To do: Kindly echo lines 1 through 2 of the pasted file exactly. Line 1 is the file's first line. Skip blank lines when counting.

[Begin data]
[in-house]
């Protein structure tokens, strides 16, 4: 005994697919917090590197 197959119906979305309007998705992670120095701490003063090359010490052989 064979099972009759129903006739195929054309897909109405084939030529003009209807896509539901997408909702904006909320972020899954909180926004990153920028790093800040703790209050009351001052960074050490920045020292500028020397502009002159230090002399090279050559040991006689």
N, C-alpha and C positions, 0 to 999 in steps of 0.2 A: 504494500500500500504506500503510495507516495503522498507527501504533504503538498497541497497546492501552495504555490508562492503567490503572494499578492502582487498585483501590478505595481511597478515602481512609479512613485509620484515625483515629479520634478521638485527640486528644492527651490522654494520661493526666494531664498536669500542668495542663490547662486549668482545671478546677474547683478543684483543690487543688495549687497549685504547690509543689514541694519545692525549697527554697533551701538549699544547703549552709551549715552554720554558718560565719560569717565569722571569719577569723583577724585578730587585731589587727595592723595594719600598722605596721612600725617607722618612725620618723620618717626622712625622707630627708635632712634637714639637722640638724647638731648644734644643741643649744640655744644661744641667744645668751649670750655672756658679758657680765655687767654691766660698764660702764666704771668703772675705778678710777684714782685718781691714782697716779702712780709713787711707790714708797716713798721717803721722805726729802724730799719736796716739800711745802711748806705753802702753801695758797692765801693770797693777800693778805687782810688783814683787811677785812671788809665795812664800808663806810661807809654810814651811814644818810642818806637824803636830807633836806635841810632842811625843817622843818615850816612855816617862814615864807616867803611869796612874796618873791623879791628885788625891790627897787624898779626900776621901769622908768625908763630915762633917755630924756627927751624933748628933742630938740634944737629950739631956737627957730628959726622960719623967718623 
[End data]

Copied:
[in-house]
């Protein structure tokens, strides 16, 4: 005994697919917090590197 197959119906979305309007998705992670120095701490003063090359010490052989 064979099972009759129903006739195929054309897909109405084939030529003009209807896509539901997408909702904006909320972020899954909180926004990153920028790093800040703790209050009351001052960074050490920045020292500028020397502009002159230090002399090279050559040991006689």